I. noun Etymology: Latin jocus; perhaps akin to Old High German gehan to say, Sanskrit yācati he asks Date: 1670 1. a. something said or done to provoke laughter; especially a brief oral narrative with a climactic humorous twist b. (1) the humorous or ridiculous element in something (2) an instance of jesting ; kidding <
can't take a joke
c. practical joke d. laughingstock 2. something not to be taken seriously ; a trifling matter <
consider his skiing a joke — Harold Callender
— often used in negative constructions <
it is no joke to be lost in the desert
II. verb (joked; joking) Date: 1670 intransitive verb to make jokes ; jest transitive verb to make the object of a joke ; kidjokingly adverb

New Collegiate Dictionary. 2001.


Look at other dictionaries:

  • Joke — est un groupe de musique français créé en 1995 en banlieue parisienne. Ses membres fusionnent différents styles musicaux allant du punk rock, au hip hop en passant par le raggamuffin. Activites scéniques aux textes socialement impliqués, les… …   Wikipédia en Français

  • joke — joke, jest, jape, quip, witticism, wisecrack, crack, gag are comparable when they mean a remark, story, or action intended to evoke laughter. Joke, when applied to a story or remark, suggests something designed to promote good humor and… …   New Dictionary of Synonyms

  • Joke — Joke, n. [L. jocus. Cf {Jeopardy}, {Jocular}, {Juggler}.] [1913 Webster] 1. Something said for the sake of exciting a laugh; something witty or sportive (commonly indicating more of hilarity or humor than jest); a jest; a witticism; as, to crack… …   The Collaborative International Dictionary of English

  • joke — [jōk] n. [L jocus, a joke, game < IE base * jek , to speak > OHG jehan] 1. anything said or done to arouse laughter; specif., a) a funny anecdote with a punch line b) an amusing trick played on someone 2. the humorous element in a situation …   English World dictionary

  • Joke — 〈[ dʒoʊk] m. 6; umg.〉 Witz, witzige Geschichte ● er machte einen Joke nach dem anderen [engl.] * * * Joke [ʤoʊk], der; s, s [engl. joke < lat. iocus = Scherz] (ugs.): Witz: er macht gern mal einen J …   Universal-Lexikon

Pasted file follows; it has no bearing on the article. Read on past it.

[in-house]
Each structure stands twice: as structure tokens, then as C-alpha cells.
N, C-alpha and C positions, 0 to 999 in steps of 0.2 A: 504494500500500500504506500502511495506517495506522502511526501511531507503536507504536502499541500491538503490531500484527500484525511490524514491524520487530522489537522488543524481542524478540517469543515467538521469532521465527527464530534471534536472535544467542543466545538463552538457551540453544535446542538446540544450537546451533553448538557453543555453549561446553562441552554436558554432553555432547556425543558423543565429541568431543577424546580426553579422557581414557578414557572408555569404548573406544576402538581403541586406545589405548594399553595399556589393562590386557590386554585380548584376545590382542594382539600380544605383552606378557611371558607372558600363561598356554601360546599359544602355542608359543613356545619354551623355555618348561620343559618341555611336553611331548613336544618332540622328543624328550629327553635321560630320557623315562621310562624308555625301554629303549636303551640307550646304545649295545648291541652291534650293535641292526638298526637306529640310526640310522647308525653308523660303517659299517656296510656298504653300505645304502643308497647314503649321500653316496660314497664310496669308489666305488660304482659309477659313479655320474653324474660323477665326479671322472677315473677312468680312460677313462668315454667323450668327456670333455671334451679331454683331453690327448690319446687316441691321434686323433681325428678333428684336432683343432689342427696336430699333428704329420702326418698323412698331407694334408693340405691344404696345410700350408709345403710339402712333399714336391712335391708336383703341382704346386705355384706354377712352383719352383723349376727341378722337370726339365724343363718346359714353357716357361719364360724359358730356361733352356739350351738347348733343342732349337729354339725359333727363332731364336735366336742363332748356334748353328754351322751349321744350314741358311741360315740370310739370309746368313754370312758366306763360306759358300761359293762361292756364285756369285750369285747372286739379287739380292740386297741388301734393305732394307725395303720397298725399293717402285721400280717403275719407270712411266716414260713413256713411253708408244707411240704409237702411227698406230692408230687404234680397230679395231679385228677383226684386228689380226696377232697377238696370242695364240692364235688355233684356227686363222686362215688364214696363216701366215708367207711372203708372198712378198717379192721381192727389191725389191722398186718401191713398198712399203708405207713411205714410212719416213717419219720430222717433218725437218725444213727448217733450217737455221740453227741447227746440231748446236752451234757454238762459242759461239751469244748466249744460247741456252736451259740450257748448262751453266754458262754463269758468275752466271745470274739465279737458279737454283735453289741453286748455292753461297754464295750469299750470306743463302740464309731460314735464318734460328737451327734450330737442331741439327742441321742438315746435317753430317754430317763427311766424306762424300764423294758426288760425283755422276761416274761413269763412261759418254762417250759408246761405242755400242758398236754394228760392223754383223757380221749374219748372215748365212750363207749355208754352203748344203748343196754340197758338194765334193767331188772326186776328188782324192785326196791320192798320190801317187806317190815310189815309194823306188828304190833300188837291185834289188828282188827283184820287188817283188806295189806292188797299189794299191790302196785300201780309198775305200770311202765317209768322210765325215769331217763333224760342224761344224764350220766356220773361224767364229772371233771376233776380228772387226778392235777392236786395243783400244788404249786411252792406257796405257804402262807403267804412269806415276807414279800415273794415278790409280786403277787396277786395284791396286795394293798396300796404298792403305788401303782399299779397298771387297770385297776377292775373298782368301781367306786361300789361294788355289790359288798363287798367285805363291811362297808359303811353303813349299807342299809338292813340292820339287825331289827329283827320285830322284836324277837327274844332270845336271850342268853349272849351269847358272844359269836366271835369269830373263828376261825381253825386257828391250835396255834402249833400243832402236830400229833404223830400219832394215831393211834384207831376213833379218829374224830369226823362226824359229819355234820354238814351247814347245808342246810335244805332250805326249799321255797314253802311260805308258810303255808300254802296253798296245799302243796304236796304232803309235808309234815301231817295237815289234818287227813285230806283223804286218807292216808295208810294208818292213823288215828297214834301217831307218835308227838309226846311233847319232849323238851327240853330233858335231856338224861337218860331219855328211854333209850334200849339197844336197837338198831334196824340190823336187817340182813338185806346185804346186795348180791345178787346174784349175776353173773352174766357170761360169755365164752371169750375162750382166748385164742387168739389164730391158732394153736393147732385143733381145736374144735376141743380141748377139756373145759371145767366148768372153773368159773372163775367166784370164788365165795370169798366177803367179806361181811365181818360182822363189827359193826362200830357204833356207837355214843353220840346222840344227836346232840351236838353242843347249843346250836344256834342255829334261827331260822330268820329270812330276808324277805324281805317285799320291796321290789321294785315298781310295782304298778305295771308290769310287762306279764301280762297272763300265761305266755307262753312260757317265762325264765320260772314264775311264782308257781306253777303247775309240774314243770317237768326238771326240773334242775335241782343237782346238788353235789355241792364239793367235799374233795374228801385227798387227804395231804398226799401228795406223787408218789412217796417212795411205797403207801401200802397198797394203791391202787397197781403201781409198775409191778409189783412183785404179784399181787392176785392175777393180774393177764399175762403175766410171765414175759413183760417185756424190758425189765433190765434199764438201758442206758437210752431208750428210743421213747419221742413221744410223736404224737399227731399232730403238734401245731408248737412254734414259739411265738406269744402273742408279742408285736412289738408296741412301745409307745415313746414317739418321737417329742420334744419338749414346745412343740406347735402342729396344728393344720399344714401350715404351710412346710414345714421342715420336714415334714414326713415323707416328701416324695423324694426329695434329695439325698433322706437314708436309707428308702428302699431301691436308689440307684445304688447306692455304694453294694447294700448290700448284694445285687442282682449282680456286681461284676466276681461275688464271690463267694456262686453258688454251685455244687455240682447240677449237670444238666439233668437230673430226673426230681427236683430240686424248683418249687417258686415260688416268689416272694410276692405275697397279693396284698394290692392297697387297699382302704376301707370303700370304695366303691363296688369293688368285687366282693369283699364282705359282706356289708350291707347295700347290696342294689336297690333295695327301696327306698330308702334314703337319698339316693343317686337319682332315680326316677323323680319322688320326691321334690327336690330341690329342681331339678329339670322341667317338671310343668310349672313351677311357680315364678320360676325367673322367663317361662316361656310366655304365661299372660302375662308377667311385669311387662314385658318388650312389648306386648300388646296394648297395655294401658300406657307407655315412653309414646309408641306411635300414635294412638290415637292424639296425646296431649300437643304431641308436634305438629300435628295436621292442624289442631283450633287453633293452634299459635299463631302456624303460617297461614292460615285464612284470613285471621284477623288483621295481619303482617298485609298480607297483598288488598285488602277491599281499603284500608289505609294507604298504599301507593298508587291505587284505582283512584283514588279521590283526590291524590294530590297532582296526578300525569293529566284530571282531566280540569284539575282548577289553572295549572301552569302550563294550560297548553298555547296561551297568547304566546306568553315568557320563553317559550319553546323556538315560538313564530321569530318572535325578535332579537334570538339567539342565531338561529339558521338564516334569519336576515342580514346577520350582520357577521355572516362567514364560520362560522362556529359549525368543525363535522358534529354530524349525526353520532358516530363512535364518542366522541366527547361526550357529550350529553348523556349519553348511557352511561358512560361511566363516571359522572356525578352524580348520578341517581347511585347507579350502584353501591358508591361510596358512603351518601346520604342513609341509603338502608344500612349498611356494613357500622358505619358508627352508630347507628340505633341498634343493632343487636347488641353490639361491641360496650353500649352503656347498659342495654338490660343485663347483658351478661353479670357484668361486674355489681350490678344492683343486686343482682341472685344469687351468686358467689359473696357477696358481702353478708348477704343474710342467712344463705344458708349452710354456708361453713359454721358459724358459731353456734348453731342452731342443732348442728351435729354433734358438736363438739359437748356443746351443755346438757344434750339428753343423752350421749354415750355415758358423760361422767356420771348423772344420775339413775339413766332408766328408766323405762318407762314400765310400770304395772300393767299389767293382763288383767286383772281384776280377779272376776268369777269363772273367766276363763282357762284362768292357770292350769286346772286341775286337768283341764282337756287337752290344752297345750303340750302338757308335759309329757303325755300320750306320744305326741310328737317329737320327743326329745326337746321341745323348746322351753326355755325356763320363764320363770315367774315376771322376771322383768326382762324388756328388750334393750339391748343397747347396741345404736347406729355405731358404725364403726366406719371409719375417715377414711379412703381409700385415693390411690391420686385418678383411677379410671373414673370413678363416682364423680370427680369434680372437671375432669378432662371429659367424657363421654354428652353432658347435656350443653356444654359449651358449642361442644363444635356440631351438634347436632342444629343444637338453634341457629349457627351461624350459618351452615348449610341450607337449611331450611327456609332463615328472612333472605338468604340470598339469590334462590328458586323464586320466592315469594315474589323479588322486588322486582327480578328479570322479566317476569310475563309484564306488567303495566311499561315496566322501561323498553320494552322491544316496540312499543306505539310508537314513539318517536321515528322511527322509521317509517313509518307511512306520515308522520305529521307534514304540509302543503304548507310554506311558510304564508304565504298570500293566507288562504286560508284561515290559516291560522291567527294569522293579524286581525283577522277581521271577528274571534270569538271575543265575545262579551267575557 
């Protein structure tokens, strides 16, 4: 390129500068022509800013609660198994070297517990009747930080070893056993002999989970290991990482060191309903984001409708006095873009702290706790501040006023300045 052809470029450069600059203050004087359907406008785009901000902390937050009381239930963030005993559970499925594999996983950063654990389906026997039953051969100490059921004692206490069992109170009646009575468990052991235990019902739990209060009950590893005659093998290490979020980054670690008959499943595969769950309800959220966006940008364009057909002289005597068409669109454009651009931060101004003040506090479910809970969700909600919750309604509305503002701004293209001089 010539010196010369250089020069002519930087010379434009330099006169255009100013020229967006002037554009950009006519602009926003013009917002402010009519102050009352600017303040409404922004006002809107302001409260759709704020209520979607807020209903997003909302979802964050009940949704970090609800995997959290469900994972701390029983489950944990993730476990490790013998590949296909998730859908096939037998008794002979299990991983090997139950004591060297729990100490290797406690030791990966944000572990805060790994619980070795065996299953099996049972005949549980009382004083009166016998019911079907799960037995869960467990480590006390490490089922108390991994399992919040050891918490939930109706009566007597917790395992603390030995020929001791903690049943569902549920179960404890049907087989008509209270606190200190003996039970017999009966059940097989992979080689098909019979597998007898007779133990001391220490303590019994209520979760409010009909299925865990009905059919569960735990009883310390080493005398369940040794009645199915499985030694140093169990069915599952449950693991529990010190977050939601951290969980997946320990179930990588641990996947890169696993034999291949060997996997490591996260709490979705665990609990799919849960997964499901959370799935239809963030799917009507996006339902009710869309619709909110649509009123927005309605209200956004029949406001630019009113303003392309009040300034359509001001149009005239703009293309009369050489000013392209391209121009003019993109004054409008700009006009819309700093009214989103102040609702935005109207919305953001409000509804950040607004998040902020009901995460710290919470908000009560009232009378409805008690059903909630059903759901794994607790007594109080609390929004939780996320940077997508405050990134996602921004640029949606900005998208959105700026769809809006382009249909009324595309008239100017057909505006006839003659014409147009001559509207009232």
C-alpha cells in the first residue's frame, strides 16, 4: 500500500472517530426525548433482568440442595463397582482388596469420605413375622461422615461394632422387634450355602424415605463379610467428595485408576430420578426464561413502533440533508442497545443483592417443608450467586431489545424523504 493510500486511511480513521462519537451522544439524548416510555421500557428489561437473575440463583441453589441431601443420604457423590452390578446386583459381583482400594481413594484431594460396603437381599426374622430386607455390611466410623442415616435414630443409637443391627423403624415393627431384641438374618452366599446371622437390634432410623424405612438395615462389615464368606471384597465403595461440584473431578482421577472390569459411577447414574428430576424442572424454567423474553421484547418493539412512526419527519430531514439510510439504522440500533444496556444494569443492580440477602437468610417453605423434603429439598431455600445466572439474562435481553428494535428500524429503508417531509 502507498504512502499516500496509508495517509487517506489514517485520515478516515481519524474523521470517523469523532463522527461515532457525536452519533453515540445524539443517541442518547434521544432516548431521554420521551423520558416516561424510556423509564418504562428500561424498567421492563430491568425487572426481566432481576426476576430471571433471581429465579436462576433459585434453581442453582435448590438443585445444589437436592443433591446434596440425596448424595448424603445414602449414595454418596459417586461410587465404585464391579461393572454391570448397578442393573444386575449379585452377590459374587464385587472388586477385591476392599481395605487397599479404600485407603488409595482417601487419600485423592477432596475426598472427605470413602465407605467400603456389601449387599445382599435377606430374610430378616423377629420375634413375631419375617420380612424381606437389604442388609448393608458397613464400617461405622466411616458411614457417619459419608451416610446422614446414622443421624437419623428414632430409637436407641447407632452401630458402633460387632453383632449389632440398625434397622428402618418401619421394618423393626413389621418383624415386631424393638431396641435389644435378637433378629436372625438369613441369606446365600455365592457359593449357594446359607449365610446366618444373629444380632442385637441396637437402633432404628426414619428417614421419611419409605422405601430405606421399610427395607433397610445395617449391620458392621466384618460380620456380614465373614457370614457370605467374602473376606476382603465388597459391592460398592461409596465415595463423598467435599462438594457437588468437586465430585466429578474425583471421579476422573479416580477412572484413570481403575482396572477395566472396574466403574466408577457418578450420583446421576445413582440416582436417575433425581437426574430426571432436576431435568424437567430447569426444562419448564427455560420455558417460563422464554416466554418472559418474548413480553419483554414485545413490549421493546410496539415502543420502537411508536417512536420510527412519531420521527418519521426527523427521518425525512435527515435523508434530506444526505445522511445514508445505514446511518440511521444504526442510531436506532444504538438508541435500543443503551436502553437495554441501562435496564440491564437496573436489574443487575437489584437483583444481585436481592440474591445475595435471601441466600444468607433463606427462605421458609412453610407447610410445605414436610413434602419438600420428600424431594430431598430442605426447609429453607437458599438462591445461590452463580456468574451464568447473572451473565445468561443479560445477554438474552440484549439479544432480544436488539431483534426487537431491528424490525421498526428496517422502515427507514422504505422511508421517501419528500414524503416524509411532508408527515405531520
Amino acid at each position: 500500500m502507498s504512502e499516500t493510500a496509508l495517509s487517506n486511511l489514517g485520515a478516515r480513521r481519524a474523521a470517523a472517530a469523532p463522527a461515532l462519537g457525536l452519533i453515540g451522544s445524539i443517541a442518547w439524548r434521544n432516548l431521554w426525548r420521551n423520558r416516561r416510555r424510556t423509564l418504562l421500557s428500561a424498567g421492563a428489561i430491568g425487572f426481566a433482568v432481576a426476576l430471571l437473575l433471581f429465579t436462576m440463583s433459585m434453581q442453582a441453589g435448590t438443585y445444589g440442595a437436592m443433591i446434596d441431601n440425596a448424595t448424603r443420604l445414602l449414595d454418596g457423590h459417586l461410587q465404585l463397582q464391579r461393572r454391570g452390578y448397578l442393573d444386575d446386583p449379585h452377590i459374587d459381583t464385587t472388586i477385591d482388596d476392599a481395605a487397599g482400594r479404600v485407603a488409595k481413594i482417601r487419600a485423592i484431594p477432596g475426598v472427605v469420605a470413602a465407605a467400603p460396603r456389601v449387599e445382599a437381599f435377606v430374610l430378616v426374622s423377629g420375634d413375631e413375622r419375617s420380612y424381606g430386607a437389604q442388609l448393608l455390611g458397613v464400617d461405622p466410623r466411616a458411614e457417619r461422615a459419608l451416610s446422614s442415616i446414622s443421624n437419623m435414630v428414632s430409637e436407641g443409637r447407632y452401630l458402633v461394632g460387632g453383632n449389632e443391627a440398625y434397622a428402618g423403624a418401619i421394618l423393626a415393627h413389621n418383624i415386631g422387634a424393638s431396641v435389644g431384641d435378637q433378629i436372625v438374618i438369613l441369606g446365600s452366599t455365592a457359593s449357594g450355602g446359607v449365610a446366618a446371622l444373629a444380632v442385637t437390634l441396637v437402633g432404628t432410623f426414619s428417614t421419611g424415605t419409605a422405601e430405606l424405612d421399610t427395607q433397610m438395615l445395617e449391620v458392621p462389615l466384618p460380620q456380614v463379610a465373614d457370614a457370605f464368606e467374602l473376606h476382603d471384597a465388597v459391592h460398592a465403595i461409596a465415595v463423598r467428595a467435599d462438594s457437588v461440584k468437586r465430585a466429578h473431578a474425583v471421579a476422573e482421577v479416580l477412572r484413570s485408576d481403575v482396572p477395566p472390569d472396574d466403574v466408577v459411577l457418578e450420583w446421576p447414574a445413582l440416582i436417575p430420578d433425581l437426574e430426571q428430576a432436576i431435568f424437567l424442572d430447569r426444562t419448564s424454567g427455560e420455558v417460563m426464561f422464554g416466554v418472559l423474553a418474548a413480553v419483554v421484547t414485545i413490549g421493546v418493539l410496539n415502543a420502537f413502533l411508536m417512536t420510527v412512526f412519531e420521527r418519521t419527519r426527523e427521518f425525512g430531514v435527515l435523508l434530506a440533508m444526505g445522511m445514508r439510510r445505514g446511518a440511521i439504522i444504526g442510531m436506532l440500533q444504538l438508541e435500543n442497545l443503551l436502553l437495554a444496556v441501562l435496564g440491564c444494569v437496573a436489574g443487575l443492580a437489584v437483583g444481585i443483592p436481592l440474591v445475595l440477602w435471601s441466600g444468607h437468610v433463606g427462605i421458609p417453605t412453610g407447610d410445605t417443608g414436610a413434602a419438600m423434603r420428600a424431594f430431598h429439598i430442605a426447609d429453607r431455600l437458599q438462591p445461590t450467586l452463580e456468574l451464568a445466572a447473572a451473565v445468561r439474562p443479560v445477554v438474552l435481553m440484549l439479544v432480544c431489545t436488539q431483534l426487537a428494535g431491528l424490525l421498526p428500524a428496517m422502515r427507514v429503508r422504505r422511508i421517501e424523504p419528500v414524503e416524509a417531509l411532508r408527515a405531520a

• joke — joke·less; joke·let; joke·ster; joke; …   English syllables

  • Joke — Joke, v. t. [imp. & p. p. {Joked}; p. pr. & vb. n. {Joking}.] To make merry with; to make jokes upon; to rally; to banter; as, to joke a comrade. [1913 Webster] …   The Collaborative International Dictionary of English

  • Joke — Joke, v. i. [L. jocari.] To do something for sport, or as a joke; to be merry in words or actions; to jest. [1913 Webster] He laughed, shouted, joked, and swore. Macaulay. Syn: To jest; sport; rally; banter. See {Jest}. [1913 Webster] …   The Collaborative International Dictionary of English

  • joke — [n1] fun, quip antic, bon mot, buffoonery, burlesque, caper, caprice, chestnut*, clowning, drollery, epigram, escapade, farce, frolic, gag, gambol, game, ha ha*, hoodwinking*, horseplay*, humor, jape, jest, lark, laugh, mischief, monkeyshine*,… …   New thesaurus

  • Joke — 〈 [dʒoʊk] m.; Gen.: s, Pl.: s; umg.〉 Witz, witzige Geschichte; er machte einen Joke nach dem anderen [Etym.: engl.] …   Lexikalische Deutsches Wörterbuch

  • Joke — [dʒouk] der; s, s <aus gleichbed. engl. joke, dies aus lat. iocus> (ugs.) Witz, spaßige Geschichte …   Das große Fremdwörterbuch

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